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As the leading provider of cloud multi-carrier parcel shipping software for high-volume parcel shipping, Logistyx is keenly focused on last-mile delivery and omnichannel fulfillment. While there are myriad keys to success for both, putting the last mile first may be the most important. In an article for Supply & Demand Chain Executive, Logistyx President Ken Fleming argued shippers can reduce costs and meet customer expectations by making a few strategic decisions that keep the last mile first:

1. Utilize a cloud multicarrier network for parcel shipping

A cloud multi-carrier parcel shipping system seamlessly integrates with a retailer’s WMS, OMS, e-commerce, and ERP solutions to automate high volume, multi-carrier, omnichannel parcel shipping. Regardless of which delivery option a customer chooses, the system automatically selects the right carrier service for each order according to parcel origin, parcel destination, carrier contracts, and business rules; and creates or acquires the tracking, labels, and documents. Therefore, retailers can satisfy customers’ delivery requirements and drive down the cost of shipping while transforming logistics into a profit center within the business.

2. Reconsider inventory and fulfillment capabilities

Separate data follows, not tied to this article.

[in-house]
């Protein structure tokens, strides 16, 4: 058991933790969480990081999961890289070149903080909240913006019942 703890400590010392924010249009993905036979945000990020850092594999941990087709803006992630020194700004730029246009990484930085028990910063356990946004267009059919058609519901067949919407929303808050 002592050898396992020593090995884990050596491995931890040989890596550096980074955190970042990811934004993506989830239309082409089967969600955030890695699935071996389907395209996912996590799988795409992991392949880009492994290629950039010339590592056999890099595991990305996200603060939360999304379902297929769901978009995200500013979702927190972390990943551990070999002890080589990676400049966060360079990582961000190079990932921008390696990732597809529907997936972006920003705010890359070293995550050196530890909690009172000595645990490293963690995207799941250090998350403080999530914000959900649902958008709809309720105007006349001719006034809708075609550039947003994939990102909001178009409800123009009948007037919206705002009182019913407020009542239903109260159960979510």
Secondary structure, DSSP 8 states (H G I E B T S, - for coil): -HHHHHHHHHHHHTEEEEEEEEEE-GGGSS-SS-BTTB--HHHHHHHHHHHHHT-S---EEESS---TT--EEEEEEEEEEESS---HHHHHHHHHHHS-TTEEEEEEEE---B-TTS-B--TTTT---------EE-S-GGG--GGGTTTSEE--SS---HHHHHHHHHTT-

Regional and national retailers with physical stores keep inventory on hand, often relying on warehouses to refill inventory at stores. For them, shipping from the store directly to a customer decreases the distance and, thus, shipping time and expense. They can also employ buy-online-pickup-in-store (BOPIS) or buy-online-pickup-curbside (BOPC) models, increasing fulfillment flexibility and reducing dependence on carrier services. But they must have a local carrier network for each retail location, increasingly including gig economy fulfillment carriers to meet fulfillment schedules. They must also determine which products need to be on hand at all locations versus which can be housed at specific locations and know which manufacturing location has the capacity to produce each item and quickly restock the relevant stores’ inventory directly.

3. Trust business intelligence and data

Sophisticated business intelligence technology can aggregate, normalize, and analyze all the data generated by a fulfillment operation, helping retailers identify opportunities to gain efficiencies in the fulfillment process. For example, in certain instances, ground shipping often reaches many destinations as quickly as two-day but for significantly less. Insights like this can pay dividends by meeting customer expectations for fast shipping while keeping costs low. Shippers can also use the data to verify carriers meet contracted service levels for each shipment, increasing leverage in rate negotiations and to determine which carriers are best suited for which deliveries based on performance metrics and existing business rules.